Oscar Wilde online
Oscar Wilde online
Oscar Wilde was an Anglo-Irish playwright, novelist, poet, and critic. He is regarded as one of the greatest playwrights of the Victorian Era.
In his lifetime he wrote nine plays, one novel, and numerous poems, short stories, and essays.
Wilde was a proponent of the Aesthetic movement, which emphasized aesthetic values more than moral or social themes. This doctrine is most clearly summarized in the phrase ‘art for art’s sake’.
Besides literary accomplishments, he is also famous, or perhaps infamous, for his wit, flamboyance, and affairs with men. He was tried and imprisoned for his homosexual relationship (then considered a crime) with the son of an aristocrat.
Oscar Wilde was born in Dublin to intellectual parents. His father Sir William Wilde was Ireland’s leading eye and ear surgeon and was knighted for his services to medicine. His mother Jane Francesca Wilde was a lifelong supporter of Irish independence and wrote poetry in support of Irish nationhood under the pseudonym Speranza (Italian for hope). Wilde was educated at home until he was nine years old, a German tutor and a French maid taught him their languages which he learnt to speak fluently.
Wilde studied Greek and Latin literature at Trinity College, Dublin and later at Magdalen College, Oxford. After his graduation form Oxford, Wilde moved to London and began his writing career. He eventually found great success with his comic plays.
1882 photograph of Oscar Wilde.
In 1884, Wilde married Constance Lloyd. The couple had two sons; Vyvyan and Cyril.
In 1891, Wilde was introduced to Lord Alfred Douglas, known to his friends as Bosie. Wilde had had homosexual relationships with men in the past but it was Lord Alfred Douglas who introduced him to Victorian England’s gay sub-culture and the availability of male prostitutes. Lord Alfred Douglas’ father, the Marquess of Queensberry, disapproved of his son’s lifestyle and his friendship with Wilde, suspecting that the two were lovers.
On February 18, 1895, the Marquess of Queensberry left a calling card for Wilde at a London private gentleman’s club. Written on the back of the card was the message For Oscar Wilde, Posing Somdomite (an incorrect spelling of the word sodomite). Wilde sued the Marquess for libel. However, Queensberry’s lawyers persuaded the jury that there had been no libel because Wilde was, in fact, homosexual. The Marquess of Queensberry was found not guilty. Wilde was forced to pay Queensberry’s legal fees, which left him bankrupt.
1894 photograph of Lord Alfred Douglas (left) and Oscar Wilde (right).
Following his unsuccessful libel case, Wilde was arrested on April 6, 1895 on charges of gross indecency. He was found guilty of gross indecency and homosexuality and sentenced to two years hard labor. Wilde served time in Wandsworth and Pentonville prisons in London and was later transferred to Reading Gaol in Berkshire. While in prison Wilde wrote a letter of fifty thousand words, known as De Profundis to Lord Alfred Douglas. After Wilde was found guilty, his wife Constance changed her surname and that of her children to Holland and left England, settling in Switzerland.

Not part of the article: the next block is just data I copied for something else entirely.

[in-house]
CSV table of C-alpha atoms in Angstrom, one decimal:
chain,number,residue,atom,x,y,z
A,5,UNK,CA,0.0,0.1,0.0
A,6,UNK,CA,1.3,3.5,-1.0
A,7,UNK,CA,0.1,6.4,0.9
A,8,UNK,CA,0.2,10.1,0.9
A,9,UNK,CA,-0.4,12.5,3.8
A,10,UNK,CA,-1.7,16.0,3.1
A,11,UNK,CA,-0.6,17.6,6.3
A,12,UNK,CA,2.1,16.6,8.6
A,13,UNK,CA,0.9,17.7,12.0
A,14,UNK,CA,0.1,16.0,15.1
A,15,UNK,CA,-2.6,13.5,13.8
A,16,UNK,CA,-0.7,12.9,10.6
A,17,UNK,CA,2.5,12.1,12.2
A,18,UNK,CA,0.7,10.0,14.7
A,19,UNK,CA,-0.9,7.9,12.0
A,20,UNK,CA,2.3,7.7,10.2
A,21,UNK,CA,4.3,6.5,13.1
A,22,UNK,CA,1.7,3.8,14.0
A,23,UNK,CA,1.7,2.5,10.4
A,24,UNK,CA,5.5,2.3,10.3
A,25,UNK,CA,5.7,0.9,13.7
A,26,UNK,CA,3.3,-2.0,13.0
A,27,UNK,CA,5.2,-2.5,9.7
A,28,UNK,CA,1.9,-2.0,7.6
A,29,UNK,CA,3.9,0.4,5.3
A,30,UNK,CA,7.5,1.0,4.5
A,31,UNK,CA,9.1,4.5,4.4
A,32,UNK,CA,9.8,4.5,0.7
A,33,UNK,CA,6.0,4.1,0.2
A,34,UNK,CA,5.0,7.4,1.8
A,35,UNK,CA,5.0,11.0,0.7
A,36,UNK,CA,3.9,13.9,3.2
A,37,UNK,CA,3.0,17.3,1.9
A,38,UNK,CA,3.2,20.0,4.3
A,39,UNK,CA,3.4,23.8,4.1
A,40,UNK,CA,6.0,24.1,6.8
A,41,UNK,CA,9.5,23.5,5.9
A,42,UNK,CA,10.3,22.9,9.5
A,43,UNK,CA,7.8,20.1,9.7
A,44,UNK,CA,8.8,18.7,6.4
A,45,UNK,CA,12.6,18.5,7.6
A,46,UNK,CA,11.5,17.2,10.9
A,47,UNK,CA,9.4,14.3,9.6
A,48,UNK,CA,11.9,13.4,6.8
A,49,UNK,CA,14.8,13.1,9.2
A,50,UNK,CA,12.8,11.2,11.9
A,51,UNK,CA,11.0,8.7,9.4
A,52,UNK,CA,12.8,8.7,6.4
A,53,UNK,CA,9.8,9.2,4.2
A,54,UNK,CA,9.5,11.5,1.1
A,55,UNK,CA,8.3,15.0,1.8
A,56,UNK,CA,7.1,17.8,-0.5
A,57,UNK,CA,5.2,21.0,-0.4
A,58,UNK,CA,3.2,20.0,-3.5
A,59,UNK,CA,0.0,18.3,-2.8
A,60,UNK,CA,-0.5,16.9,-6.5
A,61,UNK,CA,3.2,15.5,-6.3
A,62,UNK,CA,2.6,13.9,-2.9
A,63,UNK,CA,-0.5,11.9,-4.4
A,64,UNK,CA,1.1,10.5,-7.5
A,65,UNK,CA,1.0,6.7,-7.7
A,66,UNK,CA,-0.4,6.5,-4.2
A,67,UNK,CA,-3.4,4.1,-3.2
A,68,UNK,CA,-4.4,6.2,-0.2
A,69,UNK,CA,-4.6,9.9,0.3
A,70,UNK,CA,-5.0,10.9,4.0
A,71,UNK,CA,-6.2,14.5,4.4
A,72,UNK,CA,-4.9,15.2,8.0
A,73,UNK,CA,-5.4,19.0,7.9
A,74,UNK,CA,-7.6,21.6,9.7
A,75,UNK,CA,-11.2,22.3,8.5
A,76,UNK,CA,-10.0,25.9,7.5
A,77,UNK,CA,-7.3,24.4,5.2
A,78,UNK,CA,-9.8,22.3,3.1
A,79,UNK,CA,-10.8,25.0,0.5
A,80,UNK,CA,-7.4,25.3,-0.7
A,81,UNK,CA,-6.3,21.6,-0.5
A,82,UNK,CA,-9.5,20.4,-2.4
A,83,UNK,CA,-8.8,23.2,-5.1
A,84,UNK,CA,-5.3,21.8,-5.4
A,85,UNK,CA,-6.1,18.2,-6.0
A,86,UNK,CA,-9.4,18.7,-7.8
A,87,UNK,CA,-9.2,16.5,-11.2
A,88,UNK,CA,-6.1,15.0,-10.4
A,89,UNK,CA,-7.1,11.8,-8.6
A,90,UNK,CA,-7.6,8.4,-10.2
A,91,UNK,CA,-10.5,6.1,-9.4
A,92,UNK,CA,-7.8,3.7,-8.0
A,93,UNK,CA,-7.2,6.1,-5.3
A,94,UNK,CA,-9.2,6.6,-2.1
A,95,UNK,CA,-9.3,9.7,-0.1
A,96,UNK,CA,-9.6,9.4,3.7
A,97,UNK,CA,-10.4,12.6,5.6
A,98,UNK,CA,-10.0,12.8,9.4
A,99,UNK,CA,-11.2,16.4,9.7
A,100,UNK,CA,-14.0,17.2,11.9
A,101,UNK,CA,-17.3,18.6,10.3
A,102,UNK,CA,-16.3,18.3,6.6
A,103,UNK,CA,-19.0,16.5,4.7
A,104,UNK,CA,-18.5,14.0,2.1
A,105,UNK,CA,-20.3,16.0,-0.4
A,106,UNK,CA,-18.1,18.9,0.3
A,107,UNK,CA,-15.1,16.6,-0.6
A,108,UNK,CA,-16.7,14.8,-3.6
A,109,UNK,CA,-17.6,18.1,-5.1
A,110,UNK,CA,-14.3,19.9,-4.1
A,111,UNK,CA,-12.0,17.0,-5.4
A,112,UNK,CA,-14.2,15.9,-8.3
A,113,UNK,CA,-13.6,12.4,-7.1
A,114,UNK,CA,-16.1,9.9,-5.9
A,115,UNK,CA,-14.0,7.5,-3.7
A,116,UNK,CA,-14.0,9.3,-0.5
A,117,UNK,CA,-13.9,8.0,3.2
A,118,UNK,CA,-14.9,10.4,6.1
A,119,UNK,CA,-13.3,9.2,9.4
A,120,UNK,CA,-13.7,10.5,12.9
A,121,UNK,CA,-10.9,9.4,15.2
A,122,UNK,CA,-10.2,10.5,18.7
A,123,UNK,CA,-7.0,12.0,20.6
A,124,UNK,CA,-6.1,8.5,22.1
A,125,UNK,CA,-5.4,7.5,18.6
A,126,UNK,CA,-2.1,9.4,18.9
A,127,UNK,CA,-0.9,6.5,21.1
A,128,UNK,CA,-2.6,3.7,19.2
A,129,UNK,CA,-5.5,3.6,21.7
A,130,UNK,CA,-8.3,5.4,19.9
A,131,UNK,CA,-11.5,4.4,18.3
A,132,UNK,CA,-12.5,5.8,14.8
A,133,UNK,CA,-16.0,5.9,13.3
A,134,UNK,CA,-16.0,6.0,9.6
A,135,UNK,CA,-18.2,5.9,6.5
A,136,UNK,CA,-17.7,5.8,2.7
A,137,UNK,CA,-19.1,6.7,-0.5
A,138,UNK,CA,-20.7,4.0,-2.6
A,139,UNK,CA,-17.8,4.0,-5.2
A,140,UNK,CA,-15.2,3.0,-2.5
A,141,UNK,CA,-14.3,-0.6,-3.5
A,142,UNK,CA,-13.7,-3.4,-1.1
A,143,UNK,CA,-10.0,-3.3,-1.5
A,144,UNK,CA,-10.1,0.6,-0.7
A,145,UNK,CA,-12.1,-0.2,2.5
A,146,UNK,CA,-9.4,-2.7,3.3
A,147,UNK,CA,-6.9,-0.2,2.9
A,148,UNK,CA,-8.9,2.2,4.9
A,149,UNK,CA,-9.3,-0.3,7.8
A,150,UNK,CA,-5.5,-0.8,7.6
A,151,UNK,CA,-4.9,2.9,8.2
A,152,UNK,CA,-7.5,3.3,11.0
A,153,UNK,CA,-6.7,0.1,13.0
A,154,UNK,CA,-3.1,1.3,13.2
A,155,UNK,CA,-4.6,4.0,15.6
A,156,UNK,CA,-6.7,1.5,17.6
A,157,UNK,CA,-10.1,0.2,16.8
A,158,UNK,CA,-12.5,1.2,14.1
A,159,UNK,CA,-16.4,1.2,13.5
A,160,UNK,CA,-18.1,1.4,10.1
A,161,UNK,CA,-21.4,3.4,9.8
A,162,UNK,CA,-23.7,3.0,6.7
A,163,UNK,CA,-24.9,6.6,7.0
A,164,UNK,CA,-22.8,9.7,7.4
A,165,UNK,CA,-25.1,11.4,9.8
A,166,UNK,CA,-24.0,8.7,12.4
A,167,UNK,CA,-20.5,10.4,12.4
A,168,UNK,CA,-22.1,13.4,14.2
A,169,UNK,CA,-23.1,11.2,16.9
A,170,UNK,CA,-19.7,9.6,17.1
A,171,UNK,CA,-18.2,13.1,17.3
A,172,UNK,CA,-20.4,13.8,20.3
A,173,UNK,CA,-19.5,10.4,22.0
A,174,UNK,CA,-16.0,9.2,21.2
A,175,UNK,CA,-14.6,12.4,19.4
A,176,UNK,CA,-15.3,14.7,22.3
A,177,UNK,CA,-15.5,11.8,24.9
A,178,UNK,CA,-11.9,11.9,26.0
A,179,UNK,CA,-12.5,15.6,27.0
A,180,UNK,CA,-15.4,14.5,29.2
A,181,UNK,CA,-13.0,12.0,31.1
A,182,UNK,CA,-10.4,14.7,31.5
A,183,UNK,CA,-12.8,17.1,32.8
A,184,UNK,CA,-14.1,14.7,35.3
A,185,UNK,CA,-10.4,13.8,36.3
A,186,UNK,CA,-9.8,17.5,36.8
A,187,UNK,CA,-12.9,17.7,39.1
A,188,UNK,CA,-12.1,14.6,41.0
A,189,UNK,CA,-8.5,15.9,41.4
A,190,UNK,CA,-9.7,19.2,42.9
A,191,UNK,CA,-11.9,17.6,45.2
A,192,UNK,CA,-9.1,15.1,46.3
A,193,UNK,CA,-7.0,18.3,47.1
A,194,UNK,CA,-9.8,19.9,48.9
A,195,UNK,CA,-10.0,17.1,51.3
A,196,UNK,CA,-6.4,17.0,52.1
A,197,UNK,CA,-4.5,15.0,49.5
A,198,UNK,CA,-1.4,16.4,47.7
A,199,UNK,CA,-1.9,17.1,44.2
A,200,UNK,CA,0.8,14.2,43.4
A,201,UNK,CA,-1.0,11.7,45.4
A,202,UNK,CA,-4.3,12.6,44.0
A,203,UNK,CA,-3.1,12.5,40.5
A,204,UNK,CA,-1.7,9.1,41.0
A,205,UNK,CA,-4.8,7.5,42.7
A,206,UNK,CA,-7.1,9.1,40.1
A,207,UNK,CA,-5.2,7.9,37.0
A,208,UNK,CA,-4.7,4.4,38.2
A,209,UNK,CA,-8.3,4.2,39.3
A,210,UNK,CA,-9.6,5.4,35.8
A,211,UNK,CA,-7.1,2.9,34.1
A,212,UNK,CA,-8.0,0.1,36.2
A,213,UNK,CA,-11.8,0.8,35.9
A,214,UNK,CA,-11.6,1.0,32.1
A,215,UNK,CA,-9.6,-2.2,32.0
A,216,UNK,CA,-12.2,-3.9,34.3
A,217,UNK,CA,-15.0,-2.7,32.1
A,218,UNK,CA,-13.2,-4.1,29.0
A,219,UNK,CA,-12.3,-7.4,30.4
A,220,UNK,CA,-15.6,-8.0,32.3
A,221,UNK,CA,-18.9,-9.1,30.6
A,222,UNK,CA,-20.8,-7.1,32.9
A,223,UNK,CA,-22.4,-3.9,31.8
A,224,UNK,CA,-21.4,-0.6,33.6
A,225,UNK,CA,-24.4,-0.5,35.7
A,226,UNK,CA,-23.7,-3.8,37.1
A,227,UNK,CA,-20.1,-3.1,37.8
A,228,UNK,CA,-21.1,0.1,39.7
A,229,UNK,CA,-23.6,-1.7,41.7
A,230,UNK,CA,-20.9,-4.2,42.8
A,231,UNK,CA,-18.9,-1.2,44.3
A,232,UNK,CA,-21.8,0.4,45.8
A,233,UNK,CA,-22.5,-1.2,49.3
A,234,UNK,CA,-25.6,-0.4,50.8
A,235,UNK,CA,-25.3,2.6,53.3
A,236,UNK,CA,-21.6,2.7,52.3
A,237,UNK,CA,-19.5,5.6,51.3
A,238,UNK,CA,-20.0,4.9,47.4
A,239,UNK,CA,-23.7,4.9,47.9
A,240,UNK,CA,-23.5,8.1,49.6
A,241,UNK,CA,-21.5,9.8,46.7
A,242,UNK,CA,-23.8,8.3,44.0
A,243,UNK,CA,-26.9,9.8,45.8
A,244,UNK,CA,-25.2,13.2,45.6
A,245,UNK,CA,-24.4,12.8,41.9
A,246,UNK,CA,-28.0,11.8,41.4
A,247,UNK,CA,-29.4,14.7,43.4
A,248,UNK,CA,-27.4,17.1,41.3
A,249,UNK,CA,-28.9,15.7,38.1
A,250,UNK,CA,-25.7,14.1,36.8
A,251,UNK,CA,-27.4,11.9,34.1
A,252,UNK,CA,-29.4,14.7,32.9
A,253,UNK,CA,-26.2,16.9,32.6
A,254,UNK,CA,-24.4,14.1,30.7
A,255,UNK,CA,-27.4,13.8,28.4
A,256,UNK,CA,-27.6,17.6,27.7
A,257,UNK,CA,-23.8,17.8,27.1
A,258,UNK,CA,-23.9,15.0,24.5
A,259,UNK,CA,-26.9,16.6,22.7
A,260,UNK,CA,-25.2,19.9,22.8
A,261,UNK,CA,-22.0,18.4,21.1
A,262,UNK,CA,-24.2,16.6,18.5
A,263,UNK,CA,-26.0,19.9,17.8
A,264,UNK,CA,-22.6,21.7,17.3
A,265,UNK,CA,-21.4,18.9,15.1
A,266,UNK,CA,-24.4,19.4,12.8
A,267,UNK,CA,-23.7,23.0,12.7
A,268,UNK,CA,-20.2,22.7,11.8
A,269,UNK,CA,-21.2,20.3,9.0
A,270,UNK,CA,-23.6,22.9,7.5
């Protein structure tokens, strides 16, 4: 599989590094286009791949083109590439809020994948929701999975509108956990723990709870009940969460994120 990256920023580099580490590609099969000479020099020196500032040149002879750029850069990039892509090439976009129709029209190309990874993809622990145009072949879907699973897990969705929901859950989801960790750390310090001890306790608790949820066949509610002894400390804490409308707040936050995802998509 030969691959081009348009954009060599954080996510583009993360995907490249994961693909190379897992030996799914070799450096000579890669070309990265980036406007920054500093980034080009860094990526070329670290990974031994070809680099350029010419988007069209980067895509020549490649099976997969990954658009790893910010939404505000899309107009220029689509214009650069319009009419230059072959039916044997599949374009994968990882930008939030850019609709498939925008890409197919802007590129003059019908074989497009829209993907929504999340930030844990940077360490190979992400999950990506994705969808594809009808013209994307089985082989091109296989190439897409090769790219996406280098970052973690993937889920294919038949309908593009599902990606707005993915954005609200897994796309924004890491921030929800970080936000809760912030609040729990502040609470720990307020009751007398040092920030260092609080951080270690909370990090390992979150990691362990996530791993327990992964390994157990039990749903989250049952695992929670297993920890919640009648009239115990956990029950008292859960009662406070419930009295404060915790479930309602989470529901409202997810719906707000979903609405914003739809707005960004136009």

Wilde was released from prison on May 18, 1897. He left England for France and never returned to Britain or Ireland again. In France Wilde wrote the lengthy poem The Ballad of Reading Gaol, originally published under the pseudonym C 33, Wilde’s serial number in Reading Gaol. The poem was well received but Wilde failed to make much money from it. Wilde spent his final days in a cheap, dirty hotel in Paris.
The way he expresses desire and rejection, beauty, and violence, is of great attraction to the public. Mishima received the influence of Nihon Romanha, a writer belonging to Japanese romanticism, who emphasized the unity of Japan and its cultural values. This was a vehicle to reinforce nationalist ideology and more in times of war. However, Mishima was also interested and was a great admirer of modern Western literature. His first extensive work The Forest in Flower, was published in 1941. This work, like The Cigarette (1946), and Thieves (1948) were written during World War II and show the total departure from the tragic reality of war and of defeat.
In 1949 he published a work that quickly gained popularity: Confessions of a mask, a work that marked the definitive consecration of him in the literary world. Although some critics showed bewilderment and reservations about the particularity of the subject (because the protagonist confessed his homosexuality) certainly this represented a novelty in Japanese literature. Mishima was drawn to the aesthetic values of Western classicism. The Golden Pavilion (1956) was his most successful work in the 1950s.